I sat in an athletic department office (years ago) as a head coach I was working for sketched plans on a white board and explained how each convoluted detail was essential to his basketball program. The coach was young, inexperienced and very eager to have a winning season. I didn’trealize it at the time, but most of his ideas were dead wrong. The glaring problem of the hour’s lecture was the fifty odd years of collective coaching experience in the room: the seasoned coaches sitting in the chairs next to me sat quietly acquiescing to the head coach’s ideas.
The silence of those experienced coaches contributed to a long, miserable, losing season. They knew the head coach was wrong, but no one would speak up.
We were all “yes” men.
Weoftenbehave this same way at work or in our home. We aren’t honest inour relationships. We want to stay on the boss’s good side. We wish to be considerate and never hurt anyone’s feelings. We even pretend that following the Golden Rule is a central part of our religious observance. We order our relationships around being “yes” people because it is the easiest way to live. At church we are taught there is no greater quality than to be “nice” people.
But are we really called to be”nice”?
As I finished writing my next book (September 2012), I was dumbfounded by the number of characters in the Bible who suffer through set-backs and defeat because they are not honest with God, with themselves, or the people around them. Theyeither stumble because they are “yes” men or they are unwilling to hear the truth from the mouths of others.
And then it happened to me.
Ina quest to accomplish something meaningful there is usually at least one dark moment when everything appears hopeless… it is the 20th marathon mile when you hit a wall, 24,000 feet when the oxygen is thin and you just don’t believe you can keep climbing, or the 6th chapter when you question if what you are writing really matters at all…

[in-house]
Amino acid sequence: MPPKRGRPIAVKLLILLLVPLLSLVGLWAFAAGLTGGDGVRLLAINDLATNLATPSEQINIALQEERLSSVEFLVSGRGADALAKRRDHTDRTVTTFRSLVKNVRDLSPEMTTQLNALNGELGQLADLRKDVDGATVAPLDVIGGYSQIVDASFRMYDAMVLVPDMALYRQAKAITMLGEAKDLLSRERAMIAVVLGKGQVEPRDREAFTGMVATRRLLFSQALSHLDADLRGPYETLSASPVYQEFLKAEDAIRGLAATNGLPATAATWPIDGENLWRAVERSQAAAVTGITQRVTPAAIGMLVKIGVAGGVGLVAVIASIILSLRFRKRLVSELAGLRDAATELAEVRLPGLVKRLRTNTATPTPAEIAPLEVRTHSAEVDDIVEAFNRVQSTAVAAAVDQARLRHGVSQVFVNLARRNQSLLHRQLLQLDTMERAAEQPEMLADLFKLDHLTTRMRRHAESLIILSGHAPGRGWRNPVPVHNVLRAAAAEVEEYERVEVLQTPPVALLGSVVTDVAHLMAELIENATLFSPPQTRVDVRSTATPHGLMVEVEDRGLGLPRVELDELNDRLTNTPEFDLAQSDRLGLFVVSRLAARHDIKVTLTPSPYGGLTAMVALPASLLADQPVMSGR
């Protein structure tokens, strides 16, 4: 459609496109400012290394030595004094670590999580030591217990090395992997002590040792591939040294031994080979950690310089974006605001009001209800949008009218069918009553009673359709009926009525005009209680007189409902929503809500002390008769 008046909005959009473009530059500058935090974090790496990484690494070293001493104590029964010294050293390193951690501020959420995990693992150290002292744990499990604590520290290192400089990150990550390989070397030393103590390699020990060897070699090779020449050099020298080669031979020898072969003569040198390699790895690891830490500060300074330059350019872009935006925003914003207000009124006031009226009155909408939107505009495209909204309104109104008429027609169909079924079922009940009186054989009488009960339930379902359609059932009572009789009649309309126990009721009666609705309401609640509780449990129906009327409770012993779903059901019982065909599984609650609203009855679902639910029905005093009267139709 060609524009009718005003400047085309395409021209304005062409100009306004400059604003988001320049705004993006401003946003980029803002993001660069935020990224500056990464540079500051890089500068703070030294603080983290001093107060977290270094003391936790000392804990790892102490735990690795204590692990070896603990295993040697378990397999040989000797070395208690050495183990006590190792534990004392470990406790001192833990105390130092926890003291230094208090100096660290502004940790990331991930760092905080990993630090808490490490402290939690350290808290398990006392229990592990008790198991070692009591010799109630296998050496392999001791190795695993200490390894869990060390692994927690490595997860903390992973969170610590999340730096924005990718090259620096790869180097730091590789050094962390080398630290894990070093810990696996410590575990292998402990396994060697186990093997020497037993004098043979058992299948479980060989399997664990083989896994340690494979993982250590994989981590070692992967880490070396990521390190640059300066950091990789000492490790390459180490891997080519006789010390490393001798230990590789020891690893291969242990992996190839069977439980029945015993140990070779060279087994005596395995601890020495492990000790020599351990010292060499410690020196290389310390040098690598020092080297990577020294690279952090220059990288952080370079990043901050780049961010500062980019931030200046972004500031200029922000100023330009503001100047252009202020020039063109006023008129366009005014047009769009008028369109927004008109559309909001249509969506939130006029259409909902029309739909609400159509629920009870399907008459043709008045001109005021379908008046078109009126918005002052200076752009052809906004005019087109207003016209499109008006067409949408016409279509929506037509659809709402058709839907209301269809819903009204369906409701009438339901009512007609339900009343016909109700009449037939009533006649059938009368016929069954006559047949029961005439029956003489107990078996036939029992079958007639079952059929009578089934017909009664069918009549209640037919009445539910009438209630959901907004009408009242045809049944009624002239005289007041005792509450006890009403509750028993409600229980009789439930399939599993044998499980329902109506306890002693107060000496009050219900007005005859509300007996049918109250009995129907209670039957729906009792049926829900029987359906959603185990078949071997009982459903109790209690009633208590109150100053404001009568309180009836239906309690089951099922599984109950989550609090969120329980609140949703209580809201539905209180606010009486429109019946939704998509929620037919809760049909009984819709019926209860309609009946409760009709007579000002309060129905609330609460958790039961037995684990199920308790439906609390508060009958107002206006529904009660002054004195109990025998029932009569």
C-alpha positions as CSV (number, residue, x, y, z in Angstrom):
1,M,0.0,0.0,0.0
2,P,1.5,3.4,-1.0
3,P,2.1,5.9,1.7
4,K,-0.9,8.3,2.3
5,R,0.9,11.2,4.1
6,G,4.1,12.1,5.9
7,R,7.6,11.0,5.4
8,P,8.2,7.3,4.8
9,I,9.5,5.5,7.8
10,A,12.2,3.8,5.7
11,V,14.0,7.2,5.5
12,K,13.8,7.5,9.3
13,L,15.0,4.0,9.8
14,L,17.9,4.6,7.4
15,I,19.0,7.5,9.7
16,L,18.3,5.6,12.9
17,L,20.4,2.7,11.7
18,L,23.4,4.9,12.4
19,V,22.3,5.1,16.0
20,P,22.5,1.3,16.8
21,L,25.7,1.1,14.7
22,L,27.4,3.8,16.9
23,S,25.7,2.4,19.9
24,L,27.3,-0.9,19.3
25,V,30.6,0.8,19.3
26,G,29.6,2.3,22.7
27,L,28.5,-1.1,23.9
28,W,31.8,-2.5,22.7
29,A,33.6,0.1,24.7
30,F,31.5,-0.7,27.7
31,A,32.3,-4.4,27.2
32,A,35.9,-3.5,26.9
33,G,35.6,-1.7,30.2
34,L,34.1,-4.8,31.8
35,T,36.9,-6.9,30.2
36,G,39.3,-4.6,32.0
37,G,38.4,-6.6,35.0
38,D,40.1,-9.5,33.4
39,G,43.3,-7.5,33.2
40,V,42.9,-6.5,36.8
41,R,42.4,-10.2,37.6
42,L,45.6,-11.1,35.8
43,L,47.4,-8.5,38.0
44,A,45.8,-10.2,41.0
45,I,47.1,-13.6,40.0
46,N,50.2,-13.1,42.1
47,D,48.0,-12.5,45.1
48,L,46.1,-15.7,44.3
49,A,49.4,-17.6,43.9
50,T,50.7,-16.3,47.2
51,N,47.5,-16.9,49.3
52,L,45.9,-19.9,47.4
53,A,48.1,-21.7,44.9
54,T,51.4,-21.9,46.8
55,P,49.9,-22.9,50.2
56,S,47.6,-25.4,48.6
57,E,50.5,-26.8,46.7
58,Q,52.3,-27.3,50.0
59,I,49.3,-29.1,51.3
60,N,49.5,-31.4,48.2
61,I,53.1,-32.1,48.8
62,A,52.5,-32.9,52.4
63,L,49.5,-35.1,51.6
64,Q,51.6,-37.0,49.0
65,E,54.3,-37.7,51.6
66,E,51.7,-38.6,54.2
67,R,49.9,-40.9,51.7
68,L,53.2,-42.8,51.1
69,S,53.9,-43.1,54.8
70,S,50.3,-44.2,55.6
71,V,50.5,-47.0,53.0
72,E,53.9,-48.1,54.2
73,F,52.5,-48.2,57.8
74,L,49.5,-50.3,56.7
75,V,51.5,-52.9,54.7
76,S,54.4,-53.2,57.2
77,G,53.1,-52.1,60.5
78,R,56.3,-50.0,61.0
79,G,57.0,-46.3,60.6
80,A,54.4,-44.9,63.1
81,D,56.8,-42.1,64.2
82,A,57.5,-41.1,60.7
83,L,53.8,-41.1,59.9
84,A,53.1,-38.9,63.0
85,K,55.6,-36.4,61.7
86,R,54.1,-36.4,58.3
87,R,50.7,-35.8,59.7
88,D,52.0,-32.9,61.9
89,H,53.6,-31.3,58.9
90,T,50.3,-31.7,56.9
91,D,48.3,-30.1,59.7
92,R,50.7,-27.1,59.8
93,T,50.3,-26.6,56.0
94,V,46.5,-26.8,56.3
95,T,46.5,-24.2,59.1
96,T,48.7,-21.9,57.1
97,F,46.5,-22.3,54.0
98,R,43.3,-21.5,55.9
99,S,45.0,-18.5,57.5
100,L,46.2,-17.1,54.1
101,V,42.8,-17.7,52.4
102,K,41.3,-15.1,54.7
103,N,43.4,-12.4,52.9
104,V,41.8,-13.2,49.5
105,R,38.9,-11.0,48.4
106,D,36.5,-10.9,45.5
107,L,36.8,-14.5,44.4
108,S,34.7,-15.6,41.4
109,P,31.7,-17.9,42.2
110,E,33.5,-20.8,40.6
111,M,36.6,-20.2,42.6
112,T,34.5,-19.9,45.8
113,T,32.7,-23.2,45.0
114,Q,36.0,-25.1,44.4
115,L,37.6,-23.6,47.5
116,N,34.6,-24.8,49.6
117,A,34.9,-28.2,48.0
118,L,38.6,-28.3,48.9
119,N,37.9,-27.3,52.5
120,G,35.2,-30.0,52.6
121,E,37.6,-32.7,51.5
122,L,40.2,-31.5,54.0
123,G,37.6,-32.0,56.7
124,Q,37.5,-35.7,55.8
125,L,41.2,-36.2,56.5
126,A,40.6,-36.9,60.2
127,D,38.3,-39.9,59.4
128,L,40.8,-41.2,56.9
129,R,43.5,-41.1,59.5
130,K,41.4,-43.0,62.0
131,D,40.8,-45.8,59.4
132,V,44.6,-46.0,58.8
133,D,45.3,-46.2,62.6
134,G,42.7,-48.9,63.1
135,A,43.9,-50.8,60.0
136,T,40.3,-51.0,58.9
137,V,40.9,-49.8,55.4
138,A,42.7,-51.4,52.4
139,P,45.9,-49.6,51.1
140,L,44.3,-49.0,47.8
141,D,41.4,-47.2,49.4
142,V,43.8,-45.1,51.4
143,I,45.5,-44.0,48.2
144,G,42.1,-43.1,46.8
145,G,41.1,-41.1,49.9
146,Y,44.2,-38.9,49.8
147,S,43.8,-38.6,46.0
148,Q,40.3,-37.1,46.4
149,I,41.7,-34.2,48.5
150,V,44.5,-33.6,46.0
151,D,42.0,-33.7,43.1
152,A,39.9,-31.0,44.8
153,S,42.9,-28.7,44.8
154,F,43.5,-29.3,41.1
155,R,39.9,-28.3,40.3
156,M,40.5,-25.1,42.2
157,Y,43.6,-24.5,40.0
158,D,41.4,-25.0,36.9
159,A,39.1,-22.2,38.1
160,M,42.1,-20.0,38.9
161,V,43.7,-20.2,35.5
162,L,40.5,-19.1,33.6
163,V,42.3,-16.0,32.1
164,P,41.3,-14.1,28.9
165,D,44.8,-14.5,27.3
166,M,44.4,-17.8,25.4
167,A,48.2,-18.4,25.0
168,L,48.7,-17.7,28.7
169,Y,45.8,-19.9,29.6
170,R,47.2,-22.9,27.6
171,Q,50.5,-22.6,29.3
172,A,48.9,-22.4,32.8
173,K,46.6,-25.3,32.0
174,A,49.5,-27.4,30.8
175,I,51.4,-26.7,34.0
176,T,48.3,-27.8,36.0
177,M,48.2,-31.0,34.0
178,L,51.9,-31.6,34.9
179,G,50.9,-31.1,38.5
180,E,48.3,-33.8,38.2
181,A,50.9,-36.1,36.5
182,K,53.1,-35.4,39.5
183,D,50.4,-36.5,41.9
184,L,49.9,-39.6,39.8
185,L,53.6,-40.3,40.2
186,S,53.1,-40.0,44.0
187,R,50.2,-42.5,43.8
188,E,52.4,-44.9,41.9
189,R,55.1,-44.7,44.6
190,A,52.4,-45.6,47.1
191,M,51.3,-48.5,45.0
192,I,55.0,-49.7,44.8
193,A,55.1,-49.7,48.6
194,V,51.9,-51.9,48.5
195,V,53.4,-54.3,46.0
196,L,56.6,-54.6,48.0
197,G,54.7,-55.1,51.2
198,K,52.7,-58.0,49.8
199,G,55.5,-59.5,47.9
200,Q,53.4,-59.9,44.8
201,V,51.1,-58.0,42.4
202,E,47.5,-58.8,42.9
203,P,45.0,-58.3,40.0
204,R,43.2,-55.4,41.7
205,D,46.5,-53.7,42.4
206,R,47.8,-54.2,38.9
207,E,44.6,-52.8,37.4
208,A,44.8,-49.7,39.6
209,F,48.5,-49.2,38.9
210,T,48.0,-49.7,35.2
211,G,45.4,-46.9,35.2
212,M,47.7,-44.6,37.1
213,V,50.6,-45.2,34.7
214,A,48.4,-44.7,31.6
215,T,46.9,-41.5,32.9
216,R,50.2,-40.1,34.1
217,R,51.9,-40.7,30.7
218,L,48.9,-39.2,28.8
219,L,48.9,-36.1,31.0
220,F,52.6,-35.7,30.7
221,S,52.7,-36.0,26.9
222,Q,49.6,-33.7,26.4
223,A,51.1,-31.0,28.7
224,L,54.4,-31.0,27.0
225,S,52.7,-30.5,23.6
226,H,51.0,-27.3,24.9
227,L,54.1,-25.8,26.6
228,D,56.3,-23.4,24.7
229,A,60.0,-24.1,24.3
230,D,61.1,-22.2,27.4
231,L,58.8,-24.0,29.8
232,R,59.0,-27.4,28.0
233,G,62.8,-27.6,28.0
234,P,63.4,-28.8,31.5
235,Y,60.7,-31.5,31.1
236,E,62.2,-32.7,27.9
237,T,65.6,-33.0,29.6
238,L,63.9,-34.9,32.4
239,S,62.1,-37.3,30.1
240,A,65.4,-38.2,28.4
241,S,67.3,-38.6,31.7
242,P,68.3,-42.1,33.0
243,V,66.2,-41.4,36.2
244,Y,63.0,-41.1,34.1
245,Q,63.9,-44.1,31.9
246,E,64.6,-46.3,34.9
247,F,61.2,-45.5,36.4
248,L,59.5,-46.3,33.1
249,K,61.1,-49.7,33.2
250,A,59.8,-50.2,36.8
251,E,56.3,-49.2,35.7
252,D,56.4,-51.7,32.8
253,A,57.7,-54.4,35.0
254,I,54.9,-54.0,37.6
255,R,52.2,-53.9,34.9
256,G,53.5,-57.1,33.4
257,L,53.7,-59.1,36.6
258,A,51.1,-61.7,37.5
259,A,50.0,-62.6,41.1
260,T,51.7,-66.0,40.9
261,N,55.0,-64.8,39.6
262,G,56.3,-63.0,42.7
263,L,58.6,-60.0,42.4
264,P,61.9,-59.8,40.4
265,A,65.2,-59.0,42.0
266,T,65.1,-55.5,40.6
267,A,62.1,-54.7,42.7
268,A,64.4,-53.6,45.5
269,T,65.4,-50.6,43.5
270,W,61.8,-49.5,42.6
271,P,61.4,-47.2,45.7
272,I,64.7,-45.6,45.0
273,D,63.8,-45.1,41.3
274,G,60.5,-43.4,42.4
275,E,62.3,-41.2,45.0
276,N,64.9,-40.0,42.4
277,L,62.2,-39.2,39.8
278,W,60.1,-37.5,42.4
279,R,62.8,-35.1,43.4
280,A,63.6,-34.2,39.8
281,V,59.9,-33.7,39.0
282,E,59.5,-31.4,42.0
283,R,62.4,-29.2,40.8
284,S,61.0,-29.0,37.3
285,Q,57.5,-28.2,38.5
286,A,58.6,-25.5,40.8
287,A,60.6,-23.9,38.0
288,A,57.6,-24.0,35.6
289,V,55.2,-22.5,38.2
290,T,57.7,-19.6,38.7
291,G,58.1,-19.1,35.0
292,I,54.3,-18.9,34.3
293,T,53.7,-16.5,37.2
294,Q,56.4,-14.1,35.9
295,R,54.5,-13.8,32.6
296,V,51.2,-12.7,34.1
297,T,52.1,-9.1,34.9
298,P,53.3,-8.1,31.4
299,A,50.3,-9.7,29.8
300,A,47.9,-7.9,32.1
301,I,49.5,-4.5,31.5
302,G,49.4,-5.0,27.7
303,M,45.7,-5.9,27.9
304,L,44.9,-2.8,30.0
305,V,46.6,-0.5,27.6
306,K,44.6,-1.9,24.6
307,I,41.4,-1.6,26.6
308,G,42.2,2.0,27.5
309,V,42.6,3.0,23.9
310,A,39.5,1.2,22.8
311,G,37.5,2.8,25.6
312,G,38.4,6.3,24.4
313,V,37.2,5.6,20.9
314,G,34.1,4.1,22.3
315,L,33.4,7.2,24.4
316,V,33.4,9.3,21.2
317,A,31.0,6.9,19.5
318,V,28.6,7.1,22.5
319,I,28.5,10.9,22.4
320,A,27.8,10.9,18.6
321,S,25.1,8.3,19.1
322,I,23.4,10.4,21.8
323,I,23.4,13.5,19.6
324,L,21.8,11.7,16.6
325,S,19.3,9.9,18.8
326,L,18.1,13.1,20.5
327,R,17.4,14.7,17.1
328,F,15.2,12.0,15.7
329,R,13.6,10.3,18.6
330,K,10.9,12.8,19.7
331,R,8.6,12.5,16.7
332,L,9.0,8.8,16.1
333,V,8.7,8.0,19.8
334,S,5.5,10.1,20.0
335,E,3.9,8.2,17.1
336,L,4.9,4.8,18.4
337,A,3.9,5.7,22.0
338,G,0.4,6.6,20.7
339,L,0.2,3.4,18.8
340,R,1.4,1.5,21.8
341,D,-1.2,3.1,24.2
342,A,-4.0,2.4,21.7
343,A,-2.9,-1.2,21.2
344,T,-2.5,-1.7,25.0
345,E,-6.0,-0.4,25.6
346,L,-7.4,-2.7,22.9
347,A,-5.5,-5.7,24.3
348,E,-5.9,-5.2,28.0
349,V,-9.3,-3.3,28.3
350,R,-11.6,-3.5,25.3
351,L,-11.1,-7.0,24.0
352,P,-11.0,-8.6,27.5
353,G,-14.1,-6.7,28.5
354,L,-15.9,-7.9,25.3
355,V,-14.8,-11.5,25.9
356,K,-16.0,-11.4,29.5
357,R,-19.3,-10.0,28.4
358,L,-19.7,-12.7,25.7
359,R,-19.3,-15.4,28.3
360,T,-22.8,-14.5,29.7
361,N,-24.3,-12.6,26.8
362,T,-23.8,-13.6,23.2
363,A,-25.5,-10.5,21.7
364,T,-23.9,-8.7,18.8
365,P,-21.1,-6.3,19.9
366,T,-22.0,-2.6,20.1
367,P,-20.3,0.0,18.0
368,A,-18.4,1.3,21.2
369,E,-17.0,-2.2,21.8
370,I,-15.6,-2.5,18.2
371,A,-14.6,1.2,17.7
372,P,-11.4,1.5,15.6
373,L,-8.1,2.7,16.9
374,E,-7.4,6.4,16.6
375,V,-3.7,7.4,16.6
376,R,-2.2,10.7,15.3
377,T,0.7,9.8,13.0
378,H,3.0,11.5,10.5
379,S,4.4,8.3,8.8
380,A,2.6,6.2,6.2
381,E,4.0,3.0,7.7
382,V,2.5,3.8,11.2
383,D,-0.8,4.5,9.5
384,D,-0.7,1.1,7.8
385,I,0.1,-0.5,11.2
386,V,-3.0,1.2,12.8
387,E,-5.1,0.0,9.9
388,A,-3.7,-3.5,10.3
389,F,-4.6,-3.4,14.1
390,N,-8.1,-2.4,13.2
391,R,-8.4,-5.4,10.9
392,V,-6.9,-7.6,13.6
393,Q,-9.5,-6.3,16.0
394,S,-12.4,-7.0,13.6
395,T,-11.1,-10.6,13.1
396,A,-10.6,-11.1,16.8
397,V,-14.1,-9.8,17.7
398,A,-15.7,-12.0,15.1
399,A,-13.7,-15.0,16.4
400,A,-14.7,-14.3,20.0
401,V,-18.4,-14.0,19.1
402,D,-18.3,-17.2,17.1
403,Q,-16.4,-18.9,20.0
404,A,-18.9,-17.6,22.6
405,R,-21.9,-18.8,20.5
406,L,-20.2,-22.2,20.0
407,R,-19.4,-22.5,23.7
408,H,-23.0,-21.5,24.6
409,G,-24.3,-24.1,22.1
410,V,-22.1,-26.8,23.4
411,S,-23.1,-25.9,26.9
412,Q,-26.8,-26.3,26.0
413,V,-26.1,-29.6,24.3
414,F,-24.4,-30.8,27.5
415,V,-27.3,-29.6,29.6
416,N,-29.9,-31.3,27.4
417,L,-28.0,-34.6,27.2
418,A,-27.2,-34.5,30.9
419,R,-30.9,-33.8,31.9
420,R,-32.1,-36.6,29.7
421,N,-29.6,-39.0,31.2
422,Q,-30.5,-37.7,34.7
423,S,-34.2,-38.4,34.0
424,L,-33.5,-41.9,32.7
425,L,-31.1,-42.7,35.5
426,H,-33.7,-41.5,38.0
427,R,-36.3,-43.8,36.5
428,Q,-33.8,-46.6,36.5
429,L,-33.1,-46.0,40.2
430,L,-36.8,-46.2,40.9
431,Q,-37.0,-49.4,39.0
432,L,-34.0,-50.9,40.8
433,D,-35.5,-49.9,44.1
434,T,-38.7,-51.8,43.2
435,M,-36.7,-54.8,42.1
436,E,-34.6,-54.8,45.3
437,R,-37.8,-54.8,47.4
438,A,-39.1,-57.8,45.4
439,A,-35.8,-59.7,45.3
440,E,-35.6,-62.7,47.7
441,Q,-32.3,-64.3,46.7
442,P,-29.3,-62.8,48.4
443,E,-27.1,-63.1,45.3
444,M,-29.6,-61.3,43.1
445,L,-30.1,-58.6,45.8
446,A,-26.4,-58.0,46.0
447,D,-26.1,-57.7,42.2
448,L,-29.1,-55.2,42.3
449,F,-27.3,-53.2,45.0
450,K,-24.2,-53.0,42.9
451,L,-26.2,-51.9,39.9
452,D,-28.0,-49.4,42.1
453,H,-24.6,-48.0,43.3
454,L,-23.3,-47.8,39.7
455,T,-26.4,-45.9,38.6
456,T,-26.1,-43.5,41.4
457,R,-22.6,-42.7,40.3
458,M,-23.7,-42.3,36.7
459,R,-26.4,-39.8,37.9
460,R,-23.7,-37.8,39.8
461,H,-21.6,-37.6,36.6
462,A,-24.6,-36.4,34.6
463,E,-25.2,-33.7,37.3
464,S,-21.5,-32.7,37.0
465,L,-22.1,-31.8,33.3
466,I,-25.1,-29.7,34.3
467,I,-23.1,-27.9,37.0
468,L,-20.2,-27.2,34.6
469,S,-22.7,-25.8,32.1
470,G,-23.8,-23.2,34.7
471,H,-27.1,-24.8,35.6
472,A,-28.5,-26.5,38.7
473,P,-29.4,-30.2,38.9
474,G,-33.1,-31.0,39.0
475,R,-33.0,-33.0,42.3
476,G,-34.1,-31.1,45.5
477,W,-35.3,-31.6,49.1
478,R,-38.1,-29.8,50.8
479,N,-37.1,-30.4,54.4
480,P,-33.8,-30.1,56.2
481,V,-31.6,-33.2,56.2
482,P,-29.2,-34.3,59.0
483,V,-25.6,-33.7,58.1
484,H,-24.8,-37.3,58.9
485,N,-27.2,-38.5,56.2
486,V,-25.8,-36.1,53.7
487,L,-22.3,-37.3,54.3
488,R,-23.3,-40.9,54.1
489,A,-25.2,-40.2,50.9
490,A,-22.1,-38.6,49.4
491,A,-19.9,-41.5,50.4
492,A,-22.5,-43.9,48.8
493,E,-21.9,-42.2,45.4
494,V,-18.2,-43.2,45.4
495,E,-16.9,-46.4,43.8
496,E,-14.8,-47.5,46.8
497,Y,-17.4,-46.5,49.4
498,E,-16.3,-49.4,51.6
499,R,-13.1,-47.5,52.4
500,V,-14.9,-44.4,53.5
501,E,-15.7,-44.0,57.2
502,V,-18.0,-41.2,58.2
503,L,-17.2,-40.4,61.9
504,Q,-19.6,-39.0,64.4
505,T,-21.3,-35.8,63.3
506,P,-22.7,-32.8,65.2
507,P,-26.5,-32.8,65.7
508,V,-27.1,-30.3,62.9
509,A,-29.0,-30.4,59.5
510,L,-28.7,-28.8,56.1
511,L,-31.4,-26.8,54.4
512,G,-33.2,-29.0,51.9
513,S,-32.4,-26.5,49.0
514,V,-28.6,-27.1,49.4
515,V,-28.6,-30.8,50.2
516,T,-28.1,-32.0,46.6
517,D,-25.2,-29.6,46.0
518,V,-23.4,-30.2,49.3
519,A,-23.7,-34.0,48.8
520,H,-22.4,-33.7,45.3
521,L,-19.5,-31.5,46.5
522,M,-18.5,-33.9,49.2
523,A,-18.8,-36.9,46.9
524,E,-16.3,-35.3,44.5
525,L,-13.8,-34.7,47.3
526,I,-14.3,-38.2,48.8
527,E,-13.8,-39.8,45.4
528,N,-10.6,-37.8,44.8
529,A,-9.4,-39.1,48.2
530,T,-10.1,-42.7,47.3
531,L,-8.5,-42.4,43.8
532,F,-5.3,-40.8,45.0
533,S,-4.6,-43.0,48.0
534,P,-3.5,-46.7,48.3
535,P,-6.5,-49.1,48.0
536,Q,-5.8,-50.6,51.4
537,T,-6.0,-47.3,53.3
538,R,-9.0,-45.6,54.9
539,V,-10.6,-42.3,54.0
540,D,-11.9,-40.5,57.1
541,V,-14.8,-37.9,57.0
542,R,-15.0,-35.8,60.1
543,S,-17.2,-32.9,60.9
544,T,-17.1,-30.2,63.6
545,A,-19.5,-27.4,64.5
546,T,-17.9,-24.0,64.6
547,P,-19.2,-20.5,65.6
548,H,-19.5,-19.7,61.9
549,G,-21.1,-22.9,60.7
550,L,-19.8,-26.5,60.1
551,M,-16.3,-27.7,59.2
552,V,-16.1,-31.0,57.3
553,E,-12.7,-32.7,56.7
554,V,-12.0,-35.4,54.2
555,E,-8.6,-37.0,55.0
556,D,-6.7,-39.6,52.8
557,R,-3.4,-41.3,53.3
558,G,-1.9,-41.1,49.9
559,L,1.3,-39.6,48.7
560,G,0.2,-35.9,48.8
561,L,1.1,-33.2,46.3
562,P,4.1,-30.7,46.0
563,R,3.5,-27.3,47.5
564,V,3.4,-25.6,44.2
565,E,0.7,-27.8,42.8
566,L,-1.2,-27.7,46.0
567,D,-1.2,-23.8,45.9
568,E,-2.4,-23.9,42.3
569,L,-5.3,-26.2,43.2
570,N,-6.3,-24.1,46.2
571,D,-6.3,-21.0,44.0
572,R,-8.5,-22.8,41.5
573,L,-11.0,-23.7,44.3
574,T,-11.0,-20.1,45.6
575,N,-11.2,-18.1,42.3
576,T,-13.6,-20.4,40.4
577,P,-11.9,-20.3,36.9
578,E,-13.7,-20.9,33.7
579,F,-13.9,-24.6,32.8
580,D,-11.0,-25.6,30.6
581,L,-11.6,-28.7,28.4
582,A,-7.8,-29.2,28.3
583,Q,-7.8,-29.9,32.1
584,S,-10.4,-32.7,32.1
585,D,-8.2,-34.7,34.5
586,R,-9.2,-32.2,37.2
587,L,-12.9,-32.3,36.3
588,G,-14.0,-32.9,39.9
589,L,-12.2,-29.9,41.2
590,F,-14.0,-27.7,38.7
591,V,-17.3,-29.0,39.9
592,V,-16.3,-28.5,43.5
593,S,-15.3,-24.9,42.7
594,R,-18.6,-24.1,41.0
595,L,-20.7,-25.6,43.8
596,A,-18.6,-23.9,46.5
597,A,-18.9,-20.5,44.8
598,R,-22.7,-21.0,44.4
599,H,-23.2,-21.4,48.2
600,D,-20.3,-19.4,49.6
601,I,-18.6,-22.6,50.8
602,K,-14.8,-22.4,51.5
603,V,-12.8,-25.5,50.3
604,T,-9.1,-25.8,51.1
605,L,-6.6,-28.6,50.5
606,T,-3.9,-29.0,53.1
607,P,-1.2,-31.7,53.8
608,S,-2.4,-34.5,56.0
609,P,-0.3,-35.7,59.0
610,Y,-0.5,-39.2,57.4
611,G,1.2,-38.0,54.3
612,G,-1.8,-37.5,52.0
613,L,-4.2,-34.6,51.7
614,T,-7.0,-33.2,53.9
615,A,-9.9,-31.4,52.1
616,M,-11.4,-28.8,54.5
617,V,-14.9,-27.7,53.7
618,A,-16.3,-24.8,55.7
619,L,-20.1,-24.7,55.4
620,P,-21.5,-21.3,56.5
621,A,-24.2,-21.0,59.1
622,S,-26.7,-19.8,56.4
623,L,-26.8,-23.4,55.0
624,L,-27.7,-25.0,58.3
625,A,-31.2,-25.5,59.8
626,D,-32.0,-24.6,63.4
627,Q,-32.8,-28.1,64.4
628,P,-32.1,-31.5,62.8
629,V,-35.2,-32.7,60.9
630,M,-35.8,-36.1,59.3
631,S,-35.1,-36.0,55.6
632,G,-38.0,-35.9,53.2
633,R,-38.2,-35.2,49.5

It hit me late one evening. It was miserable. I was angry and frustrated and the moment almost got the best of me. But someone decided to tell me the truth. My wife listened to my frustration for a while and then looked at me and said:
“I am not sure you really believe what you are writing about.”
It wasn’t a “nice” thing to say. Those were difficult words to hear.
The next day as I sat down to face my manuscript I realized she was right. I had to make a choice about what I was writing. Did I really believe it or not?
The experience made me remember the basketball coach and I wondered about the value and substance of friendships, work associations, and family relationships where the truth is avoided. I have been guilty of being a “yes” man, of sidestepping truth in an effort to be “nice” at work, with friends, and certainly in family relationships.
But honesty has to be at the core of our relationships. Even when it is tough…
We should work to surround ourselves with people who will tell the truth, regardless of whether we want to hear it. We need to be strong enough to listen to the truth (and accept it) when it is spoken into our own lives and share the truth with others when necessary. Truth is the foundation of real relationships, strong friendships, and successful ventures… the great challenge here is of course that sharing the truth is not always the “nice” thing to do.